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Ray’s Rock

By BILLY SINGLETON/ Community Columnist

Arnold Raymond Lambert is an American hero. The son of William and Bessie Jean Lambert of the Cane Creek community in Chilton County, Ray Lambert joined the United States Army in 1940 at age 19 to be able to have a steady job.

By 1943, Ray and his brother Bill were serving as medical corpsmen attached to the Second Battalion, 16th Infantry Regiment of the United States Army First Division, known as the “Big Red Machine.” The brothers served in the invasions of North Africa and Sicily.  By the time Ray celebrated his 23rd birthday, he had earned the Silver and Bronze Stars for valor, and three Purple Hearts for wounds received on the field of battle.

On June 6, 1944, Ray and Bill Lambert descended from the side of a troop ship into a landing craft as part of the first wave of troops to land on the beach during the invasion of Normandy. In his memoirs “Every Man a Hero,” Ray Lambert wrote, “My brother and I talked about our chances and agreed that if one of us didn’t make it, the other would take care of our family.”

Approaching the beach, Lambert recalled the German artillery shells exploding all around the boat and “seeing bullets hitting the water just like hail.” The moment the ramp at the front of the boat dropped to discharge the men, a bullet struck Ray Lambert’s right arm. He vividly recalled thinking that “there was nothing to do but go forward or die.” Only seven of the 31 men on his landing craft would survive the day.

Struggling to reach the shore, Lambert recalled, “There was no place on Omaha Beach that a person could stand without being killed or wounded.” As a medical corpsman, Lambert kept returning to the beach, moving from one body to another, finding the wounded and dragging them to safety and placing them behind the only protection he could find; a small concrete structure erected by the German Army prior to the invasion.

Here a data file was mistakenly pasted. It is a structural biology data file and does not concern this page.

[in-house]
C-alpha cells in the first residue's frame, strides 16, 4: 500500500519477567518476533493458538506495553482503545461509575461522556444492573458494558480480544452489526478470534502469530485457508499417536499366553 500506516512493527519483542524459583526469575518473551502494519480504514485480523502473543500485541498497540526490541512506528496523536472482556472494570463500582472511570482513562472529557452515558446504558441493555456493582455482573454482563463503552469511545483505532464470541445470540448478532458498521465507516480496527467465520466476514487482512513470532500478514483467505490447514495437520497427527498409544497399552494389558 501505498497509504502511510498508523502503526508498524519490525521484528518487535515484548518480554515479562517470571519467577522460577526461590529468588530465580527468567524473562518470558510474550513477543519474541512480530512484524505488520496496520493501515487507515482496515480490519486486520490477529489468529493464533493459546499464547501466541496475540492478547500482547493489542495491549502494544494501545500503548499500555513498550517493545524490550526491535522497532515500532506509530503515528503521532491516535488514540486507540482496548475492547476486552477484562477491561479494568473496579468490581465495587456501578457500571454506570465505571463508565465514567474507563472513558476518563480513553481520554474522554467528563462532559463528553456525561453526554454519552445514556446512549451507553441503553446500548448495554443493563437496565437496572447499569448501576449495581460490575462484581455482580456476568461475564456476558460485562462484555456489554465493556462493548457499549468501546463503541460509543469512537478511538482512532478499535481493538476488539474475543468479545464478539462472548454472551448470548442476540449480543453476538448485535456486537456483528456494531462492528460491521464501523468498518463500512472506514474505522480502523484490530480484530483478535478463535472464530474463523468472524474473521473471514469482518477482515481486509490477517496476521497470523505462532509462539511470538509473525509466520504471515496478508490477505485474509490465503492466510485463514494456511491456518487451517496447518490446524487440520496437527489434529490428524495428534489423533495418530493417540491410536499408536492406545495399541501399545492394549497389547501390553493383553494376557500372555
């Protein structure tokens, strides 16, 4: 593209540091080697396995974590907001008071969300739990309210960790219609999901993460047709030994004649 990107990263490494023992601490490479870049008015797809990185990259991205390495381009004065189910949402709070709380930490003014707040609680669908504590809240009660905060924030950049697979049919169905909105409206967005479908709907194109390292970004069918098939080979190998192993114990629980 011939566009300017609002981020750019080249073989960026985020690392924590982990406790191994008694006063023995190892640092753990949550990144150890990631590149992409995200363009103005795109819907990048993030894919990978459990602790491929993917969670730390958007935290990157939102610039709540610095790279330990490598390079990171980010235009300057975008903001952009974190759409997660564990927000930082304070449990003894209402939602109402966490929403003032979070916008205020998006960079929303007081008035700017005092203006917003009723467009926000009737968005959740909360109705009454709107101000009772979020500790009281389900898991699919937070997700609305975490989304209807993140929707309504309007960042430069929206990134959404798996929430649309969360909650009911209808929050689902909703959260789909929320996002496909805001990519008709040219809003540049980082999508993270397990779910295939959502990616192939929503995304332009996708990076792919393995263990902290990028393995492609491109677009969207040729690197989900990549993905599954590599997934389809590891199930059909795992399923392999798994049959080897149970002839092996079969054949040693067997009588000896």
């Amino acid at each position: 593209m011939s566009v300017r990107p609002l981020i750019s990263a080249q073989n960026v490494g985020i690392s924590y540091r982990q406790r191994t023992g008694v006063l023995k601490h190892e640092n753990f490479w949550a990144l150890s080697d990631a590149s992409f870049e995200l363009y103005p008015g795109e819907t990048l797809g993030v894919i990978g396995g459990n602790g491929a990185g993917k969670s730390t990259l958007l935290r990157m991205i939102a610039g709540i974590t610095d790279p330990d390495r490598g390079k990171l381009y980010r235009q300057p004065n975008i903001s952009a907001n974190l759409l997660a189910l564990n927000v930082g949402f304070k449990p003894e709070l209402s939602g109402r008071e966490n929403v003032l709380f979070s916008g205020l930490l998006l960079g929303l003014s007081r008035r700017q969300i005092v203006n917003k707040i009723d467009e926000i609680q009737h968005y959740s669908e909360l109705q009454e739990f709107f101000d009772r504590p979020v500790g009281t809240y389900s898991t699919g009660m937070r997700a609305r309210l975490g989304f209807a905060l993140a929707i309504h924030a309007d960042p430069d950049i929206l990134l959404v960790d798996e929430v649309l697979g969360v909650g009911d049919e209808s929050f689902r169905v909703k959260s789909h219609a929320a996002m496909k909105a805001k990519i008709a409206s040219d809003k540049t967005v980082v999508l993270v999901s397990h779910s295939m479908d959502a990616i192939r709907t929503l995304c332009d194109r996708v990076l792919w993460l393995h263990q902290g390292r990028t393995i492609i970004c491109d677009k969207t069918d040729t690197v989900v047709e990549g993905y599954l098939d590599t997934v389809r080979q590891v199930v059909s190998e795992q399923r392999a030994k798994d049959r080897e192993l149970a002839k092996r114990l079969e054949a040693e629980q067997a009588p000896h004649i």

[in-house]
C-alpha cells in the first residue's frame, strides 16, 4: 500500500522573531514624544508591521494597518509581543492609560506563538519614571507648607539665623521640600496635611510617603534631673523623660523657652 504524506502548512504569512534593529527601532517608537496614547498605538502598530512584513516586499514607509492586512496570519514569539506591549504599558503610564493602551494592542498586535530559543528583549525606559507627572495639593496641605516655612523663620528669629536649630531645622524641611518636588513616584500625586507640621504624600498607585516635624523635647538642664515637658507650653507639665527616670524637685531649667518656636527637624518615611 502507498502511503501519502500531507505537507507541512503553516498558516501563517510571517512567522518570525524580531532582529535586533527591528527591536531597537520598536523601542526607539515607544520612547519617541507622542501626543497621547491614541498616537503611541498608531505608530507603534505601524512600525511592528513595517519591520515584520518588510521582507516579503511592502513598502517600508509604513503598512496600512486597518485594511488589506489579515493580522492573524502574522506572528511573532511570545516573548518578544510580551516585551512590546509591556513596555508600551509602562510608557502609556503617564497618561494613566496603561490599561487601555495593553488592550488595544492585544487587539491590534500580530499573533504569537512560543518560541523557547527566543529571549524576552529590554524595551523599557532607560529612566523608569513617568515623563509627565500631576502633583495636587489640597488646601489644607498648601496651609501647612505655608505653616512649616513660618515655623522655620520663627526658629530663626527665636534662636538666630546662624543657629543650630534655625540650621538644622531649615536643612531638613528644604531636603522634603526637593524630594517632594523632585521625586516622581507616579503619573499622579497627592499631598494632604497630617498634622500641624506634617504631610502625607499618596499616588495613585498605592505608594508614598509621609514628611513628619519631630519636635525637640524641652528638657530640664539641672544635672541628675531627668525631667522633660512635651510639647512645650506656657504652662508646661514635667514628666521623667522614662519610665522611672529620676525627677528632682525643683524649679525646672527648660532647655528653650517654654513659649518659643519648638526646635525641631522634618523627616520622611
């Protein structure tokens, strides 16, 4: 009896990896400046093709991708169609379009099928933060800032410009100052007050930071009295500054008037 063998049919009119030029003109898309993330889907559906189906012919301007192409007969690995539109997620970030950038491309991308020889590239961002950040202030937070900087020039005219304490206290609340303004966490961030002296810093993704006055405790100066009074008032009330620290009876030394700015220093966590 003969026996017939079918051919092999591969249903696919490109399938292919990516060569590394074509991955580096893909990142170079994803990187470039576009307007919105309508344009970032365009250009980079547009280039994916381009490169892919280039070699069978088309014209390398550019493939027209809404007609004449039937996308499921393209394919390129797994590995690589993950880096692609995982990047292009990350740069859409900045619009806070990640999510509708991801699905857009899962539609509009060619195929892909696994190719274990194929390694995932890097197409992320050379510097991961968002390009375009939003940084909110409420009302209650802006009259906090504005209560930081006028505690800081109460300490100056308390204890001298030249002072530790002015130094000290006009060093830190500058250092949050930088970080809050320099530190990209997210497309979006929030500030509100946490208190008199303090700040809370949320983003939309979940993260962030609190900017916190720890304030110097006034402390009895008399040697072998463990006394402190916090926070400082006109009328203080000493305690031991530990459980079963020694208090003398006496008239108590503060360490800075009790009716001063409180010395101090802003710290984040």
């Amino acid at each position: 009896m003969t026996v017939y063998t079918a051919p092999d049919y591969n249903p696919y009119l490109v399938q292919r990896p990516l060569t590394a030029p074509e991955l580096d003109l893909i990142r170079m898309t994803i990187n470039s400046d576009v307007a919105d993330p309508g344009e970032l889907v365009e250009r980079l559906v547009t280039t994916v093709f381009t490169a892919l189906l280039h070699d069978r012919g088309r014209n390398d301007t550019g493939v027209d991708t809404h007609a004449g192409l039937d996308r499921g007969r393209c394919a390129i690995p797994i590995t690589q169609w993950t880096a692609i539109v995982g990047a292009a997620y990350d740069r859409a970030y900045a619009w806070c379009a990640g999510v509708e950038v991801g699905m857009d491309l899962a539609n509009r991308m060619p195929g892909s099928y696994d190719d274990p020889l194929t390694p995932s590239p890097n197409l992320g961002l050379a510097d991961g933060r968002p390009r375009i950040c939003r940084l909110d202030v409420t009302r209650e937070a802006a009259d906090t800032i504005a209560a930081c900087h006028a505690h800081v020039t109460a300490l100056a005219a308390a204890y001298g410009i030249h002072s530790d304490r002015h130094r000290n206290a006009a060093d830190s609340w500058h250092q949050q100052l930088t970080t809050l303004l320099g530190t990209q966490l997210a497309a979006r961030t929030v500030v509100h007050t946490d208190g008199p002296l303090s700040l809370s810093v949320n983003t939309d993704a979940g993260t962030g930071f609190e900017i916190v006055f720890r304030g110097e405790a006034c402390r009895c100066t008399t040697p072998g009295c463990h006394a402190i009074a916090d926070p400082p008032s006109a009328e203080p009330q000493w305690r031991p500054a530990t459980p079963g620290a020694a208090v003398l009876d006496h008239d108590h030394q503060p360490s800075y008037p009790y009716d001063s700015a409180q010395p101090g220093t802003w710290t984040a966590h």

As Lambert continued to tend to the injured and dying, he was wounded a second time when a piece of shrapnel opened a wound in his right leg and lodged against the bone. He applied a tourniquet, injected himself with morphine and continued to retrieve the wounded from the water. Before that horrific day came to an end, Ray Lambert would be credited with saving the lives of 15 fellow soldiers.

As he rushed back into the water to pull an injured soldier to safety, a landing craft arrived on the beach to discharge another group of men. Amid the smoke and confusion of the battle, the door of the Higgins Boat was lowered on Ray Lambert and the soldier he was attempting to save, crushing two vertebrae in Lambert’s back and trapping both under water. As the transport backed away, Lambert was able to free himself and dragged the wounded soldier to safety before losing consciousness.

Ironically, when Ray Lambert awoke in a field hospital the next day, his critically wounded brother Bill occupied the cot next to him.

In 2018, the mayor of Colleville-sur-Mer, the small French town situated above the beach at Normandy where the American Cemetery and Memorial is located, contacted Lambert to advise him that a plaque was to be placed on the weathered concrete pier where Lambert shielded so many wounded soldiers. The text of the plaque would read, “Ray Lambert: Hero.” Lambert refused, stating that if his name was to be on the plaque, the names of his men should be on it as well. Today, the plaque is affixed to the historic monument known as Ray’s Rock and includes the names of each member of his battalion.

In June 2019, during the 75th Anniversary ceremony of the D Day Invasion, President Donald Trump paused during his speech commemorating the invasion, turned to Ray Lambert, who was sitting behind him on the platform, and stated, “Ray, the free world salutes you.”

In April 2021, after celebrating his 100th birthday, Ray Lambert died peacefully at his home in North Carolina. Prior to his death, Lambert was asked how he wanted to be remembered. In his quiet and humble manner, Lambert stated, “only as a guy who was willing to die for my family and my country, and as a good soldier and a good person.” By any measure, Ray Lambert was a good person who was willing to give his life for his family, his fellow soldiers and the country he loved so dearly.